Book Review Archives

DeSade II: A Brown Recluse Romance

By: Rex Burwell
Reviewed by: Treasure Ingels-Thompson
Livingston Press, 2007
$16.95, Paperback

On the surface, Desade II: A Brown Recluse Romance may seem a traditional romantic mystery as its title misleads the reader. Within the thin cover of this book lie mysteries as esoteric as the origin of humanity and as practical as the human need for companionship and continuance. Priapic and insatiable, Jim Smythe is a man without a wife who has plenty of time to "get down" to business with numerous women. Jim—a good-natured spider to his flies—employs pheromones of his own making, snared in a handkerchief he keeps in his vest pocket, to entice the women he would conquer or oblige. In this, he is not wholly likable, but through wit and intrigue, Rex Burwell—the very man who imagines Jim—lures his readers, too, bringing them to a point that reveals the likable in the reprehensible, the adventure in the sham.

While some would presume that a man like Jim, one who wins women like trophies through his sly strategies and his witty charm, has little-to-no respect for women, Burwell’s perception of Jim contrasts that notion. Throughout the tale, Jim is concerned with what his mother must think of him and how his affairs will impact the women he beds. Although he is affected by each of his women in subtle ways, Molly Suzuki holds a special power over him as she makes a beautiful snare of her own, strengthened by her "mysterious and mirthful truth."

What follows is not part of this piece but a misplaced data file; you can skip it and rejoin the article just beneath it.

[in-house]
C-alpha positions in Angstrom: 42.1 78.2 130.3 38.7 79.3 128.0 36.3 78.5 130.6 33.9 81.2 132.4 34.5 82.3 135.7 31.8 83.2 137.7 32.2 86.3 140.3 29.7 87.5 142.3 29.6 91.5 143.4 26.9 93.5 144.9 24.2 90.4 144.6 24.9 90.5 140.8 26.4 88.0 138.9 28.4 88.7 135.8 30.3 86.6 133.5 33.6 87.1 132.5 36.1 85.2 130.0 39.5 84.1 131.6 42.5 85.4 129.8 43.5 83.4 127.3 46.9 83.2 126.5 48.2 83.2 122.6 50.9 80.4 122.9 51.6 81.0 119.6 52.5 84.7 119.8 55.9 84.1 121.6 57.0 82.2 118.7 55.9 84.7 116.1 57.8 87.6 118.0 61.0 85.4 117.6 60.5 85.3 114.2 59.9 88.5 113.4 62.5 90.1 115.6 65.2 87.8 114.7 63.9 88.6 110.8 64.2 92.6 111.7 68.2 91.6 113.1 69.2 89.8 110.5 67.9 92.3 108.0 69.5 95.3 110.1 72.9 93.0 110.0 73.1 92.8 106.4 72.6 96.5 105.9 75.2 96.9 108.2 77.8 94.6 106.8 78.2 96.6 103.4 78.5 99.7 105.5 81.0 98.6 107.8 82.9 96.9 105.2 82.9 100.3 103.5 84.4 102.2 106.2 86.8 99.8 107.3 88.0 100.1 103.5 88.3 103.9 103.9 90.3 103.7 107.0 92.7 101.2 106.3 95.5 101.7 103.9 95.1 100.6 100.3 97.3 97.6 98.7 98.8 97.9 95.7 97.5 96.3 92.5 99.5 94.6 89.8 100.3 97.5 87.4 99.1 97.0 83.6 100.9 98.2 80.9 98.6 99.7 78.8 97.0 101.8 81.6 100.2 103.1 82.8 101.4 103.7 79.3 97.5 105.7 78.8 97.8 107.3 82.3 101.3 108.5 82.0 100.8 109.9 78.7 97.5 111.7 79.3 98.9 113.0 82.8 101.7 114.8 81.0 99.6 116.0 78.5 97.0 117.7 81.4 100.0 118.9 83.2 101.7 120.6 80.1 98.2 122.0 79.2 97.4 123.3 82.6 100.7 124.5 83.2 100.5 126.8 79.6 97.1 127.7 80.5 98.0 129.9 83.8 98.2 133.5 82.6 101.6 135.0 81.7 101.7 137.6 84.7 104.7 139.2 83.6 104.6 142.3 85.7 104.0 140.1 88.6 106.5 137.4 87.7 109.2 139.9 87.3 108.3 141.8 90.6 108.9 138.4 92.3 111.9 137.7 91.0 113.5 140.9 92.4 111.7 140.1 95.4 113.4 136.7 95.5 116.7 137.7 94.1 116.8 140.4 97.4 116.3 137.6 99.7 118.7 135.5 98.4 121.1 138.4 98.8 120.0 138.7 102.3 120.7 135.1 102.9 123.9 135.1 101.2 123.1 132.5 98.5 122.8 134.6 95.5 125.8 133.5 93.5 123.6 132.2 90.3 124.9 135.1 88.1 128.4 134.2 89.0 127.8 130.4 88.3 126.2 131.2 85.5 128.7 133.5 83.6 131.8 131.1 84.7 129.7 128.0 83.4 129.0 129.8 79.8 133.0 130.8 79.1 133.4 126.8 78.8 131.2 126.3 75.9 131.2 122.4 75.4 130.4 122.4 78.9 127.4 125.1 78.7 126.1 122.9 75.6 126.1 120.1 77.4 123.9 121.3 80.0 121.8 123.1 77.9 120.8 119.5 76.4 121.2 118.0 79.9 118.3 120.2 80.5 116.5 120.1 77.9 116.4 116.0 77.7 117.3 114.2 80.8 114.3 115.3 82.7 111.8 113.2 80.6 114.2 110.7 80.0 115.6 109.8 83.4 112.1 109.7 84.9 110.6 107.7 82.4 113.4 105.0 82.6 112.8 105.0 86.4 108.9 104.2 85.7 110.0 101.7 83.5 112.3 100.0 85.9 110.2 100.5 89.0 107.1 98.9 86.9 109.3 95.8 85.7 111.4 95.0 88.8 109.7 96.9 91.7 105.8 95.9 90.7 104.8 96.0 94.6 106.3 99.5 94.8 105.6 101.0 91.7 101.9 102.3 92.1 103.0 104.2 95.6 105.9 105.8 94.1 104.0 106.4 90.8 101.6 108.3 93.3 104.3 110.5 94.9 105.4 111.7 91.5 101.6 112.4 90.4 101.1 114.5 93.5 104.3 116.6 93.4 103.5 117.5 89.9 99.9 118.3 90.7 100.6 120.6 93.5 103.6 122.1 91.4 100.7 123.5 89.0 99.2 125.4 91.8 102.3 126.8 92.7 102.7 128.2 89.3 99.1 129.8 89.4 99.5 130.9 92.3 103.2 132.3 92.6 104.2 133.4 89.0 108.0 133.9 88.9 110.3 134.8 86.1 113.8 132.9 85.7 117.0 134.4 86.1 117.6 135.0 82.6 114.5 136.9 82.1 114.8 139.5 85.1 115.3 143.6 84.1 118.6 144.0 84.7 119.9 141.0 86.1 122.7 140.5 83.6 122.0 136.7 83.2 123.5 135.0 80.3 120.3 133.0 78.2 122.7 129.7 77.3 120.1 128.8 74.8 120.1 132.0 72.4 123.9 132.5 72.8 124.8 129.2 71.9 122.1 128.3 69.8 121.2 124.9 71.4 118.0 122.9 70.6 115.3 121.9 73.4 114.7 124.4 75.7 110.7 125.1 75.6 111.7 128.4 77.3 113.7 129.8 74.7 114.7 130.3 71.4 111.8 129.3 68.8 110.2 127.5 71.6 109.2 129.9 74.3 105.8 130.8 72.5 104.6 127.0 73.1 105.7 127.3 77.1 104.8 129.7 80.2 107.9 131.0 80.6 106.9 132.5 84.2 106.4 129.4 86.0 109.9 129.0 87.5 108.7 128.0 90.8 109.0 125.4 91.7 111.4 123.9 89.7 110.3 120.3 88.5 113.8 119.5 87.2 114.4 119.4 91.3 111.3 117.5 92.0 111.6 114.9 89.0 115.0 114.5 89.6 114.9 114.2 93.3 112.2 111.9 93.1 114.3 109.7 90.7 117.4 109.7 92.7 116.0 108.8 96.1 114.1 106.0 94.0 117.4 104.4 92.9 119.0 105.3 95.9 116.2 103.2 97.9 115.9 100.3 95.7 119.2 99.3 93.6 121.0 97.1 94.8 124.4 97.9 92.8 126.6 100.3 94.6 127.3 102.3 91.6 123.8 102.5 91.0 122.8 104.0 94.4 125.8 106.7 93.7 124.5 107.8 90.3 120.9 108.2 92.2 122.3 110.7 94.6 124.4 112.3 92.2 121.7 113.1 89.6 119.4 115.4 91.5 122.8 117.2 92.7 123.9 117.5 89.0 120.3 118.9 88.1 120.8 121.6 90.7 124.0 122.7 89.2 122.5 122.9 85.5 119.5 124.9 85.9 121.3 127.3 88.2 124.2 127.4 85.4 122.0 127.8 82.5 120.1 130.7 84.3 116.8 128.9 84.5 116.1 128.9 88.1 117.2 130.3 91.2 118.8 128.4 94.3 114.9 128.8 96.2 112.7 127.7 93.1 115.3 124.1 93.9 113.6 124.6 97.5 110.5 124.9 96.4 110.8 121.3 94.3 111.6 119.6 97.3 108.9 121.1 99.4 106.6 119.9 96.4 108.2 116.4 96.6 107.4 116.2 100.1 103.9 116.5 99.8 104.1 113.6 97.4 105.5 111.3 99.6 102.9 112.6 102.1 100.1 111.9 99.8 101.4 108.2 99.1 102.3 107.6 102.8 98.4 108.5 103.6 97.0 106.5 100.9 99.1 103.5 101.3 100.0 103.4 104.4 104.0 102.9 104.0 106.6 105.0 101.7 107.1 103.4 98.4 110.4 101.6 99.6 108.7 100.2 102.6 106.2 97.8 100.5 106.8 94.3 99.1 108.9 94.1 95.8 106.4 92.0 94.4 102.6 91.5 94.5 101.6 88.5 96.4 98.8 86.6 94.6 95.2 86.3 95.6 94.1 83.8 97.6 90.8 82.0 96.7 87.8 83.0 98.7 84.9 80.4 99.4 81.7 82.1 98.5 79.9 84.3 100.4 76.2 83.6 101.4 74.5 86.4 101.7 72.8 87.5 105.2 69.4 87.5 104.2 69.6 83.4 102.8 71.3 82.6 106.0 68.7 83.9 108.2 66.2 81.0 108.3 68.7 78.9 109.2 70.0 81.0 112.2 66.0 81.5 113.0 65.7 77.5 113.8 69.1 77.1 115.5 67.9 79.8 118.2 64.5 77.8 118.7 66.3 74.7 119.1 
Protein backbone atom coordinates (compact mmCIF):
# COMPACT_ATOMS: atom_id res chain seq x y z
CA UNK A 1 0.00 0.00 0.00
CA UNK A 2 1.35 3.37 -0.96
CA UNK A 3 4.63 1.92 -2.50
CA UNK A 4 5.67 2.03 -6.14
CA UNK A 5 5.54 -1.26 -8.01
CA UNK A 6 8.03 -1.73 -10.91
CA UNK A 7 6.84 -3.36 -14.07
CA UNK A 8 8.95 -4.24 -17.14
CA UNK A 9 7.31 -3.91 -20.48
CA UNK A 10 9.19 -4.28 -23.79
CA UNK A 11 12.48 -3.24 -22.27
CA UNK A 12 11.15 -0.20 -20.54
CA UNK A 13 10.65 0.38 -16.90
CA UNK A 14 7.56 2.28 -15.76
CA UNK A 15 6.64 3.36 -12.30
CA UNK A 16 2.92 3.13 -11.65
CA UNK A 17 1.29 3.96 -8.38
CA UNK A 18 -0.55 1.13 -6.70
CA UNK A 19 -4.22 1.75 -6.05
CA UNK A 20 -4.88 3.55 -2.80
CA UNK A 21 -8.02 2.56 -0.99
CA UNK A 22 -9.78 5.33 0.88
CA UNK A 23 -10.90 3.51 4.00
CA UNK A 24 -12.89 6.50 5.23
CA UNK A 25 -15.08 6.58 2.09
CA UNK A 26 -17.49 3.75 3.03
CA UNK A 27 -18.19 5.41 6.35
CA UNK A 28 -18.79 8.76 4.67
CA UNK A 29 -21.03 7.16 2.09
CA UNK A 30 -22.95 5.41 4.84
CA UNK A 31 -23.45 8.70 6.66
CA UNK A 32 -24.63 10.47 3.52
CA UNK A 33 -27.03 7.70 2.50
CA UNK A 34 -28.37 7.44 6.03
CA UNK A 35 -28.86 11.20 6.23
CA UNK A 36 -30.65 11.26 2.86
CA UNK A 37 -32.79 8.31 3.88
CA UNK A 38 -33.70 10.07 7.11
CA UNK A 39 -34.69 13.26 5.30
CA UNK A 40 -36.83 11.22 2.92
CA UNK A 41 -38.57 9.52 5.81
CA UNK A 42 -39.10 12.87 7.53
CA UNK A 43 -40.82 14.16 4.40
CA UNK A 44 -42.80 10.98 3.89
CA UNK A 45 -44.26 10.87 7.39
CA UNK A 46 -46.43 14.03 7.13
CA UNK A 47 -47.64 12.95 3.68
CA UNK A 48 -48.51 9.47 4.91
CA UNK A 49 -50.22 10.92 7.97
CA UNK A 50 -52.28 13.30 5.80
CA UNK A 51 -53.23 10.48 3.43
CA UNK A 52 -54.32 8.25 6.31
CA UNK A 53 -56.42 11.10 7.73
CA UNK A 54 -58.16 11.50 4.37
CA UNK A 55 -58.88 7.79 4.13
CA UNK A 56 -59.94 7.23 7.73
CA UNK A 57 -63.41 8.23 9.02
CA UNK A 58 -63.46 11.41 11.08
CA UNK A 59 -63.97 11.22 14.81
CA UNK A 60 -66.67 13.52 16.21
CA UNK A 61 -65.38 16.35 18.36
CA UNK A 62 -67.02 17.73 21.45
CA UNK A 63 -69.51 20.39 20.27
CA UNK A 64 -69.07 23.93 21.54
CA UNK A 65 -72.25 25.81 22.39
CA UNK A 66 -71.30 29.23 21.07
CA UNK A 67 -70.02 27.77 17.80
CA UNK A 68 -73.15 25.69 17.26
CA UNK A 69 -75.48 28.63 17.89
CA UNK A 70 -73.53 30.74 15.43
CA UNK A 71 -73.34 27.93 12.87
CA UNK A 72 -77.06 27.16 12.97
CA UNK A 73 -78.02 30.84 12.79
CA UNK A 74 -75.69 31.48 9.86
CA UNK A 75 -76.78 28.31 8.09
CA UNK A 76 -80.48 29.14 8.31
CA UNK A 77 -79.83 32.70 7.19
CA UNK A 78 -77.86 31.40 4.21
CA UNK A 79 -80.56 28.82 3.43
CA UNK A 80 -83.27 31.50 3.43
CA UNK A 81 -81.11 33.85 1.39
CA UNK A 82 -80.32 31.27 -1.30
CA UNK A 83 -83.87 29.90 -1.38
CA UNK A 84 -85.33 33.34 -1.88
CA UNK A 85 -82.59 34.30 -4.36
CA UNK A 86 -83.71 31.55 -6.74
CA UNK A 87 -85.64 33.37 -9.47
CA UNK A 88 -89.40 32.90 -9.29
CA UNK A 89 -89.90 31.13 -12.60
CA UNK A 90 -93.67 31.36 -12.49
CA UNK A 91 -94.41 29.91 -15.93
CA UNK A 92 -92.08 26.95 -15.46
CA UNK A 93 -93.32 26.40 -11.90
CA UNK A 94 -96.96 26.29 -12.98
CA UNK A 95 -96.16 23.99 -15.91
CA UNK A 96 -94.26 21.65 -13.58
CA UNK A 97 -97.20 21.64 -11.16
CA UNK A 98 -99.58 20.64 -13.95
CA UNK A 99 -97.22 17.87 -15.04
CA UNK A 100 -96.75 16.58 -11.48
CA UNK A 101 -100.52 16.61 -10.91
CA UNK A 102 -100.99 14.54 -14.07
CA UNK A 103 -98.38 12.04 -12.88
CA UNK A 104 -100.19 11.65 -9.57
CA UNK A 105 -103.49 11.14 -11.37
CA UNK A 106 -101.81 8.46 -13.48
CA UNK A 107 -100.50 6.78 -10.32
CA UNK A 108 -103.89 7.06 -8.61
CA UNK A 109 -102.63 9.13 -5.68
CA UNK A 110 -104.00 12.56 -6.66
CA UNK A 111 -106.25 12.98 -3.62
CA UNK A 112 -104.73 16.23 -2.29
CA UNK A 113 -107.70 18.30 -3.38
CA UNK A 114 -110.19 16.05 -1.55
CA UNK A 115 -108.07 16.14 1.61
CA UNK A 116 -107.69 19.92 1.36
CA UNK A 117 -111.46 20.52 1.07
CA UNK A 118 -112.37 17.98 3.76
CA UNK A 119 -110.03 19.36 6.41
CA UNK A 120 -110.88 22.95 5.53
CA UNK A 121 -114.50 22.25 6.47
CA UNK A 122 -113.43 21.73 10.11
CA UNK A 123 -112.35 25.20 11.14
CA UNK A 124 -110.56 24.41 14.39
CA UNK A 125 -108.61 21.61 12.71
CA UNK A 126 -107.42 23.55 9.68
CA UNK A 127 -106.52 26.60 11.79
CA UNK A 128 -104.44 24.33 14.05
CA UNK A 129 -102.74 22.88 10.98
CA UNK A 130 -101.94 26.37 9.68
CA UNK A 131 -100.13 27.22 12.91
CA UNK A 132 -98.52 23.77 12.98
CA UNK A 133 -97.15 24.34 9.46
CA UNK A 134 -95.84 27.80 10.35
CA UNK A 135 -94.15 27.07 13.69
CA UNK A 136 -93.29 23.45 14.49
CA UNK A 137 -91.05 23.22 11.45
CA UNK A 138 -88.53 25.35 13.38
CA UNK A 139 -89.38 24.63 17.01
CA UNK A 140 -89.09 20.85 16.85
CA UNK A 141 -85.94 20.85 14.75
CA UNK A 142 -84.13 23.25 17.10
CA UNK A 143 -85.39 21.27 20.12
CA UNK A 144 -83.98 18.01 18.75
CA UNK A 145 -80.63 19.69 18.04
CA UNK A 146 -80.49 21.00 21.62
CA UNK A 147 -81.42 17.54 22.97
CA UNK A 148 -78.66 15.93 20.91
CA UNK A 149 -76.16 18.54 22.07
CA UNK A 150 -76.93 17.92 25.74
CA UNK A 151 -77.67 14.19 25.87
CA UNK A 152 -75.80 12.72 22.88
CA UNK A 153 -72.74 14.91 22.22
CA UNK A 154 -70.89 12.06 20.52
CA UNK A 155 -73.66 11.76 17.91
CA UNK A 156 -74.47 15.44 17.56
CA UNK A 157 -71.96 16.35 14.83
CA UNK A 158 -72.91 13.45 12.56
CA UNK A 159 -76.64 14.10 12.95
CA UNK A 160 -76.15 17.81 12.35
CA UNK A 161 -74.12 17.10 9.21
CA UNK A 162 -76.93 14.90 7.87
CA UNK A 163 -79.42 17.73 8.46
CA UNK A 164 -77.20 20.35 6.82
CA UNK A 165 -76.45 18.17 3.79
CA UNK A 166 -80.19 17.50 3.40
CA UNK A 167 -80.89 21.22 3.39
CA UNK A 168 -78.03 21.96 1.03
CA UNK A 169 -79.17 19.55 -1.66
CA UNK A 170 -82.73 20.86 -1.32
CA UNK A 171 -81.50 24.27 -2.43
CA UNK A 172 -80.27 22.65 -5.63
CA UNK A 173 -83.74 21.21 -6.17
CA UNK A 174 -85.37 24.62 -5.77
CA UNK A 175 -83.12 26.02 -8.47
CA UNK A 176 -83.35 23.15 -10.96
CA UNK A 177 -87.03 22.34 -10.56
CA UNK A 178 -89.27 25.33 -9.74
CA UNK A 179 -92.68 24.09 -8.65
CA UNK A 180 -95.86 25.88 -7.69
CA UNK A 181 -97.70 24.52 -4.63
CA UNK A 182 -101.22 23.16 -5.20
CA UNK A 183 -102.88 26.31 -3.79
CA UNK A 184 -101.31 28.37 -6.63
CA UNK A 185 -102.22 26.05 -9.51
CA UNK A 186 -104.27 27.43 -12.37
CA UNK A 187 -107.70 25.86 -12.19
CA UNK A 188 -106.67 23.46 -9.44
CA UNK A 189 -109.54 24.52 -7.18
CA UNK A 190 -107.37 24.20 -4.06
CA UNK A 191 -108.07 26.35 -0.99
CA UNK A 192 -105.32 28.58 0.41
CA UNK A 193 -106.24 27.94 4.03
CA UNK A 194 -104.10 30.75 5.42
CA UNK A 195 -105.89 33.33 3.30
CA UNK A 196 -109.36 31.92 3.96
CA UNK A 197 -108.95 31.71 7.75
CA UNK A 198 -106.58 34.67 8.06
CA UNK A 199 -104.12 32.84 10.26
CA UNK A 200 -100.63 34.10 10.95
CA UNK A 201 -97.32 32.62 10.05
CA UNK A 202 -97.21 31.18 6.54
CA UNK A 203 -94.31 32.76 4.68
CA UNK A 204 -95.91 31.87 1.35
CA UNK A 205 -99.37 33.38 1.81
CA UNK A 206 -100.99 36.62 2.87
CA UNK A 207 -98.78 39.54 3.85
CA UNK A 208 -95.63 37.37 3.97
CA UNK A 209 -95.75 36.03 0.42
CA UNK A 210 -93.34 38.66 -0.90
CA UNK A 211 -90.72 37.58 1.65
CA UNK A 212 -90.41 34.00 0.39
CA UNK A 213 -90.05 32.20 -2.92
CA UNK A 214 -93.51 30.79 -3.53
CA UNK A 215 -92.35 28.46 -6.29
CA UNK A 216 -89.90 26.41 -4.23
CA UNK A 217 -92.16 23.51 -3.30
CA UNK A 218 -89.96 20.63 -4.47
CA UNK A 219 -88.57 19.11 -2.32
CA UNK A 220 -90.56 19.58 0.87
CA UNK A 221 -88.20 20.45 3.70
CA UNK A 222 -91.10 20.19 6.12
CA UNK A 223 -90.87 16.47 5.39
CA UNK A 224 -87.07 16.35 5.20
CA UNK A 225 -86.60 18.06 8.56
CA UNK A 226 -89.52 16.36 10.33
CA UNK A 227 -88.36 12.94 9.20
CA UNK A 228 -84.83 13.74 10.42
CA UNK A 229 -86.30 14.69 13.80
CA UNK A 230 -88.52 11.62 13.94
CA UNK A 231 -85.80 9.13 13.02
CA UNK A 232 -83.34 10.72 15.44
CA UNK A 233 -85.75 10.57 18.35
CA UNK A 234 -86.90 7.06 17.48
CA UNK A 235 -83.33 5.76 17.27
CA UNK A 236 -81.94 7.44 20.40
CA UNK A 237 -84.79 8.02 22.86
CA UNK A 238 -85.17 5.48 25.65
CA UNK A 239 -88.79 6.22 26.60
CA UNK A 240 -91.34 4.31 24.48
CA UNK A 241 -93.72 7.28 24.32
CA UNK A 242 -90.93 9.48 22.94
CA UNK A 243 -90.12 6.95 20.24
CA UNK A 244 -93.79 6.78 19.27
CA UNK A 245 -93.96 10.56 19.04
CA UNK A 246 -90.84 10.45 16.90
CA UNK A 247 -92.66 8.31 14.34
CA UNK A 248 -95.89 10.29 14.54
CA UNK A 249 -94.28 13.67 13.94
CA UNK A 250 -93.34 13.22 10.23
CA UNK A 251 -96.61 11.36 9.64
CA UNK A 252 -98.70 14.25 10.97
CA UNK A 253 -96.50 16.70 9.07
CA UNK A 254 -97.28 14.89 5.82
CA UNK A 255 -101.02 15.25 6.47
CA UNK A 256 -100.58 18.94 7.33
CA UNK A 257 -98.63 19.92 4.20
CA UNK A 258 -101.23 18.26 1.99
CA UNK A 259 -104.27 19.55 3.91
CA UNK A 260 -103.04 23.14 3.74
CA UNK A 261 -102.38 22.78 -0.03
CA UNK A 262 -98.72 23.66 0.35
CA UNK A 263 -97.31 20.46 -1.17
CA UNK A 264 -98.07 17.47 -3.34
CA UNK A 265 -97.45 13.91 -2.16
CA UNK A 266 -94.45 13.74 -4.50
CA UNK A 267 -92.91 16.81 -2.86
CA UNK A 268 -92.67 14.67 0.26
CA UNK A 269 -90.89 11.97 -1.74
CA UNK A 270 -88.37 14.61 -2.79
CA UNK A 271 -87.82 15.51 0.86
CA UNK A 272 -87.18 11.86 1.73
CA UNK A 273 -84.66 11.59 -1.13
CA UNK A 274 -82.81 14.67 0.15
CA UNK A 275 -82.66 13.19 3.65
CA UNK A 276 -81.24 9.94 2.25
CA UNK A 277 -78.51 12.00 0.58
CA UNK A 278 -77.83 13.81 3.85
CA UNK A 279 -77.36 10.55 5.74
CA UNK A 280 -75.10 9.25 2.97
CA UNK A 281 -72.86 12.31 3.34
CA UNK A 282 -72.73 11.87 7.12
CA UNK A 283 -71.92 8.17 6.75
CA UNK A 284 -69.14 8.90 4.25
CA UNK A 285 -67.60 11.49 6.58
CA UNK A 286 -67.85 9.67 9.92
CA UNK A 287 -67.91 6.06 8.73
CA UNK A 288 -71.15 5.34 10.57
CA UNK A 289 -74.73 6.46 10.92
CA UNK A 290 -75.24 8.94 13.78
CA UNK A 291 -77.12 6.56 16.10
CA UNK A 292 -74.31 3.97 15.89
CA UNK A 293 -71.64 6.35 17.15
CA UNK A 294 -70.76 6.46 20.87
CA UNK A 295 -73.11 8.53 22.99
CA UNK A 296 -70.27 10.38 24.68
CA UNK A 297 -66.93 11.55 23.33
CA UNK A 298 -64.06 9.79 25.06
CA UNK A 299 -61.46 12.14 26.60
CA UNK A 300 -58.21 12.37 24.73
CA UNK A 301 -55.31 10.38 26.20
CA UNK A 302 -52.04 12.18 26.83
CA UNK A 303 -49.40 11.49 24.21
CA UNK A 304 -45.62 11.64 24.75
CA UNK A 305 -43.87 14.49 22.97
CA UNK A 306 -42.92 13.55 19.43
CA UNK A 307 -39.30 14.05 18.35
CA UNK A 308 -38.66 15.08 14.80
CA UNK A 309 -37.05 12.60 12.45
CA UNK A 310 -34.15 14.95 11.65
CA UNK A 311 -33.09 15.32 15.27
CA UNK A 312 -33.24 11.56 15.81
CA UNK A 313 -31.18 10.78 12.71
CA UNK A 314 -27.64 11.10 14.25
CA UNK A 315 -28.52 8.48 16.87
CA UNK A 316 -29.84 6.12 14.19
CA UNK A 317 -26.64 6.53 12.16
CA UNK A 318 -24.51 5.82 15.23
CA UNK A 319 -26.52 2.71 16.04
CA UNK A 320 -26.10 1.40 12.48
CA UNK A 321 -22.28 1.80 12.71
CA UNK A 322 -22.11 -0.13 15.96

As reprieve for Jim’s apparent nonchalant regard for women, in general, is his deference for his mother. As his tale is told via legal affidavit and through conversations with his court-appointed psychiatrist, Jim continuously asks his mother to stop reading. He is ashamed or abashed by his illicit affairs, at least under the watchful gaze of his mother. And when a female friend reminds Jim that "[a] mother makes that mystical force that permeates all existence," Jim reiterates with a thought of his own—"Mothers are the wellsprings of humanity and culture."

Burwell’s romp through the mind of a middle-aged man finally seeking meaning deeper than the bounce of his mattress is humorous and deft. For Jim, seduction seems the salve for a lonely soul, but priapic and insatiable, Jim’s cure threatens to never come to fruition. It is Molly who may act as the "Buddha heart" to elicit from Jim his own cure. What Burwell demonstrates through Jim’s pursuit of Molly and the mystery that ensnares his readers is that the best affairs require both body and heart.

Treasure Ingels-Thompson lives and writes in Montevallo.